Jim Tracy hands in his keys after nearly 16 years as Utah County sheriff
Jim Tracy never planned on being the Utah County sheriff.
After decades with the Utah County Sheriff’s Office, Tracy was lined up to retire in 2002, but said enough deputies asked him to run that he ended up doing so.
“I was going to go into private security, with the LDS Church, actually,” Tracy said. “I had many deputies at that time ask if I would run, and after consultation with my wife, we decided we would do that.”
He went on to serve four terms, nearly 16 years, as Utah County’s sheriff’s, ending his 41-year career Friday.
His fourth term as sheriff would have ended in December, had Tracy not first announced his unexpected resignation in a Utah County Commission meeting July 3.
Tracy’s sudden announcement indicated that his reason for resigning five months short of his fourth term as sheriff had to do with a disagreement with the commission over funding for jail, though he later said deteriorating health and allowing the incoming sheriff to have a say in the budget process factored into his decision.
As he reflected back on the last four decades, Tracy noted the drastic changes the county has undergone during that time.
Tracy was 23 years old when he started as a deputy sheriff, the 26th officer to join the office. Utah County’s population was about 180,000, and the Utah County Jail had a capacity of less than 50 beds.
The county’s population has since burgeoned to well over 600,000, with nearly 300 sworn deputies and a jail that can hold 1,200 inmates.
After taking criminal justice classes at Brigham Young University in Provo starting in 1975, Tracy got a job near Portland, Oregon, as a reserve officer, where he stayed for about a year.
Getting back to Utah County was Tracy’s goal, however, and he moved back to Utah in 1977, applying for jobs with the Provo Police Department, Utah Highway Patrol and the Utah County Sheriff’s Office.
Two of the three entities extended job offers. Tracy chose the Sheriff’s Office.
Tracy said wrapping up the long career Friday was bittersweet. Essentially his whole adult life was spent as a Utah County Sheriff’s Office employee.
“This is all I’ve ever known in my working career,” Tracy said. “From that aspect, I’m going to miss the associations with people. I can honestly say I’m not going to miss the politics too much, but I will miss the interaction with so many people that have been great coworkers and leaders in the county.”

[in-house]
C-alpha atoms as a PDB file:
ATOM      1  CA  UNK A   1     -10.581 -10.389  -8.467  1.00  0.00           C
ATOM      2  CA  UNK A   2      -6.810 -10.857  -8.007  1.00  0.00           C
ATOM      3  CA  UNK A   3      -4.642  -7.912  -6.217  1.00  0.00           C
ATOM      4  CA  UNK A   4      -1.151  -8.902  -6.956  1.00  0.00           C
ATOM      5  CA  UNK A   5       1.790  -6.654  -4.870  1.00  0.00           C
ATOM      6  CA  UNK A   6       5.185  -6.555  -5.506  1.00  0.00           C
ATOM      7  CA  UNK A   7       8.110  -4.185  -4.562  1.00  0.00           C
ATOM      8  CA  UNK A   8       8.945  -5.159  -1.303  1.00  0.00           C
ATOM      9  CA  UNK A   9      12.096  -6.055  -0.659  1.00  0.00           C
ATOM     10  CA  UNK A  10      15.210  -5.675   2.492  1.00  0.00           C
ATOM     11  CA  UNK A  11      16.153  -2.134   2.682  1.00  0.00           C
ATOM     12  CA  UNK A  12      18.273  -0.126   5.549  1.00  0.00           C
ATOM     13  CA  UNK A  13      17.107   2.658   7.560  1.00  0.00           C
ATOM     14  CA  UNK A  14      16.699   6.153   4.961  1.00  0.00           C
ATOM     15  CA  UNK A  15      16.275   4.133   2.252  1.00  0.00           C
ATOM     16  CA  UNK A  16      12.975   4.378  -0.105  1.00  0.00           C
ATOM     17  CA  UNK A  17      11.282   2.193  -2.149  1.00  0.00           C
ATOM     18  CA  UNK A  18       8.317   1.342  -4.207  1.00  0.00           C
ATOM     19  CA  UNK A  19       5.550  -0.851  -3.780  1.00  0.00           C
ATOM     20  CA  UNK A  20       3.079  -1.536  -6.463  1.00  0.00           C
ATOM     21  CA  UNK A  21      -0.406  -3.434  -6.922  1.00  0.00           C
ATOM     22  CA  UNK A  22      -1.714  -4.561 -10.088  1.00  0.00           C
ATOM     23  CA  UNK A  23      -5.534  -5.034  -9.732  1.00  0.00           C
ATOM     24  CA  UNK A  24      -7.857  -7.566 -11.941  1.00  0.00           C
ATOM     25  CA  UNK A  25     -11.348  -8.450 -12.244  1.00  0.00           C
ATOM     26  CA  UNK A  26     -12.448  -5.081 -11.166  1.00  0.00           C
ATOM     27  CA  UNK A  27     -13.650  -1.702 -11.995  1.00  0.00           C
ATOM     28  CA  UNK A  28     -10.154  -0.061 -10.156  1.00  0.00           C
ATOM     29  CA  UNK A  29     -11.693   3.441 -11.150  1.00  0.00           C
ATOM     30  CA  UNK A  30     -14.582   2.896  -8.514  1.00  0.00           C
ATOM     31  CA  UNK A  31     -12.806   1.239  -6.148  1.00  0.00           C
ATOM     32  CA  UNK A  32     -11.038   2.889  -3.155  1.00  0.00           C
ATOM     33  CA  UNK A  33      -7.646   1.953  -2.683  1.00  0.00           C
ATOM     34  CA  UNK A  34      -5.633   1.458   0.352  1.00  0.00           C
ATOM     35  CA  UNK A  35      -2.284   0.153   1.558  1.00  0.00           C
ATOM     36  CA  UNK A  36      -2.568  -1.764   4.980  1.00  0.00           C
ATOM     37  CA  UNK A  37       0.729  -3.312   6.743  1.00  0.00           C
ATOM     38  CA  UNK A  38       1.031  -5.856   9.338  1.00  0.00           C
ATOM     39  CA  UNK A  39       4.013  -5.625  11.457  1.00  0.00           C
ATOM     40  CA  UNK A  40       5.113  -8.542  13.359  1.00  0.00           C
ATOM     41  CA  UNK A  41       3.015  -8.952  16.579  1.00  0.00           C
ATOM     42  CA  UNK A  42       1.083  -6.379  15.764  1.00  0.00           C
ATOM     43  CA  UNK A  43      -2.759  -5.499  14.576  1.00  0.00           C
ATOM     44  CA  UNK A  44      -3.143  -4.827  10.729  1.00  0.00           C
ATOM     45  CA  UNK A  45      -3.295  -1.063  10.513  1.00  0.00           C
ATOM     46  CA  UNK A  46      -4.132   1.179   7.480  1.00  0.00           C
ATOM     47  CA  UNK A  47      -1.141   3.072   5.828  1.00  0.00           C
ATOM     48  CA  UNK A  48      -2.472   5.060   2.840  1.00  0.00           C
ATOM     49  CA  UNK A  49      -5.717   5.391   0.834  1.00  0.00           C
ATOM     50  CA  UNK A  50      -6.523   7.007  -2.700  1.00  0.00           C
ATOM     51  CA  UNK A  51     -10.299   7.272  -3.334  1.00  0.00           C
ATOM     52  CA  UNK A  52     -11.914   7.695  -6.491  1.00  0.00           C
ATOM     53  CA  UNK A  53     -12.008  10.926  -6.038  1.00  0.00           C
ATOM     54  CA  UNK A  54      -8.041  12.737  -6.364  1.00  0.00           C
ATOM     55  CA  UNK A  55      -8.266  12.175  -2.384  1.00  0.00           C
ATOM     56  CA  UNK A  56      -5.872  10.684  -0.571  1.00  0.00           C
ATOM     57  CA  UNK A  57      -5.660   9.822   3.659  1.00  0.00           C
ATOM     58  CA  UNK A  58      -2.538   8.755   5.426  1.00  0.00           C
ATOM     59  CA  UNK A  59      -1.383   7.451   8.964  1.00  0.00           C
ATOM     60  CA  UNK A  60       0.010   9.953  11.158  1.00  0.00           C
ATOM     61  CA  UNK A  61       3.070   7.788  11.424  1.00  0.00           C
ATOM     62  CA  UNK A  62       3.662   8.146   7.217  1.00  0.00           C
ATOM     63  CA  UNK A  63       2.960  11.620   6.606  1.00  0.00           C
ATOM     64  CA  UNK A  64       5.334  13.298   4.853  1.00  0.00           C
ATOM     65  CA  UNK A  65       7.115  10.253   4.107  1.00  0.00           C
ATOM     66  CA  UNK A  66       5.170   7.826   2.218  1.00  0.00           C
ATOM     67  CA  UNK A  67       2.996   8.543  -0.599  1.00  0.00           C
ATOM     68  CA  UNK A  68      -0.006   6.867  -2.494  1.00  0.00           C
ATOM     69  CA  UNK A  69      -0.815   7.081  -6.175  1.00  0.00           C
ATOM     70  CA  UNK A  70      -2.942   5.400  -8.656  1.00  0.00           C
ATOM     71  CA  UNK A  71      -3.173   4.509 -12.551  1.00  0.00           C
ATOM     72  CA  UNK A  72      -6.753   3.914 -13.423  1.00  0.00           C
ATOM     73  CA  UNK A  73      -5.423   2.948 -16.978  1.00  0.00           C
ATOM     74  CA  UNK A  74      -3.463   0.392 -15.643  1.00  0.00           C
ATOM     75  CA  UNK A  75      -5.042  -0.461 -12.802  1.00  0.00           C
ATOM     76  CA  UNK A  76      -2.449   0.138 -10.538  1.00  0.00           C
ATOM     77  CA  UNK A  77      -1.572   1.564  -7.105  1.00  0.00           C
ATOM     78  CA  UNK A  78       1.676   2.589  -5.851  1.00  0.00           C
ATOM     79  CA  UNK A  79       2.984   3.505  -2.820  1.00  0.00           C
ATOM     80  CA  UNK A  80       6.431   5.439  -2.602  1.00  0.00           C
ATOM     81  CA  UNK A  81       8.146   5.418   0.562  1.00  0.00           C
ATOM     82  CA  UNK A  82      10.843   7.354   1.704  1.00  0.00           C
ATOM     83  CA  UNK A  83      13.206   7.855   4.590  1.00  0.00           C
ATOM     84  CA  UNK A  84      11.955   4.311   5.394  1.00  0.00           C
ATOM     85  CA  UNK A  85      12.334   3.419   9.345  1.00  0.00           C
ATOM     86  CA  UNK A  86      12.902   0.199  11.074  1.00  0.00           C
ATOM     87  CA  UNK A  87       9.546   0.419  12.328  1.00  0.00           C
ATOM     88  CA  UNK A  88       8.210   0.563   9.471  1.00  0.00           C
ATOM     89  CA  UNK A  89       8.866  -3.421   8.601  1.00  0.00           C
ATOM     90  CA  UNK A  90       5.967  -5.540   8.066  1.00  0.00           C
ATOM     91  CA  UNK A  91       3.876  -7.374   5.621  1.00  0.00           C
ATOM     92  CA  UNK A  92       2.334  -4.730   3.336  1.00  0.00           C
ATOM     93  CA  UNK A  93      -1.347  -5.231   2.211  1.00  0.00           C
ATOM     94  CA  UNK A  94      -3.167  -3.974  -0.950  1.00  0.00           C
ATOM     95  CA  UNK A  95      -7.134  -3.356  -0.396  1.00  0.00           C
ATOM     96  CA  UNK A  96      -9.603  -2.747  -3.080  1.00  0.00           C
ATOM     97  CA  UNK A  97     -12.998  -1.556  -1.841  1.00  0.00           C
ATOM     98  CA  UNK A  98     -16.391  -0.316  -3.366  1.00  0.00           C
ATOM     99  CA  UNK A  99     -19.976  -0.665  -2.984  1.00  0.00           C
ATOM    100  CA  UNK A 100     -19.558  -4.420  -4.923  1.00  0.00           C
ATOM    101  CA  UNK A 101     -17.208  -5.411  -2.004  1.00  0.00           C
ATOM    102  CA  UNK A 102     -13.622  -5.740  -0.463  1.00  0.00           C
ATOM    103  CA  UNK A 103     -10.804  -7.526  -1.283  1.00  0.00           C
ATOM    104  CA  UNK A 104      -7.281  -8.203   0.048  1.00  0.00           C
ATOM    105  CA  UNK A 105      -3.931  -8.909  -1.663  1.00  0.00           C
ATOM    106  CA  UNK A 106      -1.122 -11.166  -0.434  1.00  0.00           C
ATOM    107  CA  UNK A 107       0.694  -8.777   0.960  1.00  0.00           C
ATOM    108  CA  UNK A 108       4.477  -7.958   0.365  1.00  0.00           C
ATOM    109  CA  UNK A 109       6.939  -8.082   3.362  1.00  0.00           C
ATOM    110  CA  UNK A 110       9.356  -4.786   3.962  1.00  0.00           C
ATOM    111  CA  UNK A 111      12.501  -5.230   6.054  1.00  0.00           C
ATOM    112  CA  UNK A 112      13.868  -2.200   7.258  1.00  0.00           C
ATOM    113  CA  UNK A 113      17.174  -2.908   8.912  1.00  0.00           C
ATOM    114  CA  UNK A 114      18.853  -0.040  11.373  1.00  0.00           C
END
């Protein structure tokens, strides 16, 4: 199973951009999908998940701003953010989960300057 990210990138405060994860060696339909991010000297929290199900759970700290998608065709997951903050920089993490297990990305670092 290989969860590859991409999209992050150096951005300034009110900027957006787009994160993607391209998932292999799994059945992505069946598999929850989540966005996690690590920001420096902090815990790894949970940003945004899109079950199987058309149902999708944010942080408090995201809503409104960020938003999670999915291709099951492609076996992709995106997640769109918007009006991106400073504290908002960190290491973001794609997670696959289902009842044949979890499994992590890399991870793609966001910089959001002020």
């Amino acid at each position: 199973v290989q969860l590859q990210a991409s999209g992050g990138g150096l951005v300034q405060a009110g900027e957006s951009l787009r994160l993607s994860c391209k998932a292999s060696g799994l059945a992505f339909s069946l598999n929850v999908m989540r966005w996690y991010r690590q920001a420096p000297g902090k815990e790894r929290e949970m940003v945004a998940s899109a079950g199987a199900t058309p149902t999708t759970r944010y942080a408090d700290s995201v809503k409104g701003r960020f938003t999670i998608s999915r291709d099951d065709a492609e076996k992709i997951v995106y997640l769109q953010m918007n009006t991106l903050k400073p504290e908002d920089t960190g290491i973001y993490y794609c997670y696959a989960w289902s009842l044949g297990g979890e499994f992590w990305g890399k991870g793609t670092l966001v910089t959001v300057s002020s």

There have been many high points, Tracy said — too many to count. The expansion of the Utah County Jail in 2007 and the construction of the Thistle Range in 1993 were just a couple he mentioned.
Tracy didn’t hesitate when specifying the low point of his long career. Easily, that was January 2014, when Utah County Sheriff’s Sgt. Cory Wride was shot and killed in the line of duty when he made a stop along State Route 73 outside Eagle Mountain.
“There wasn’t any tougher time than when you go through the loss of one of your men in the line of duty,” Tracy said.
Though content with his career, Tracy said if there’s one thing he would have liked to get around to that he didn’t, it was expanding the county probation program that worked in conjunction with the Justice Reinvestment Initiative to monitor activities of people who are put into treatment instead of jail.
Tracy said the program essentially has deputies track people to make sure they are attending treatment.
“The program has been hugely successful, but it’s full,” Tracy said. “We need additional resources for it. We are not meeting the need, and with the opioid epidemic, the need is continuing to grow.”
The Utah County Republican Party will open filing for Tracy’s vacant position Saturday. Pleasant Grove Police Chief Mike Smith is the only sheriff candidate on the November ballot from any party, and is essentially guaranteed to take office in January.
Smith has said he is prepared to take office early, and plans to file to fill the vacancy. Even if, as expected, Smith is the only candidate to file, he will have to be approved at a special election held by the UCRP on Aug. 18.
Tracy said his advice to his successor is to remember the office of sheriff is unique, because it’s the only law enforcement position that is elected.
“With that responsibility, a sheriff needs to keep in touch and grounded with his constituents so he can put priorities and initiatives in place that people want to see,” Tracy said.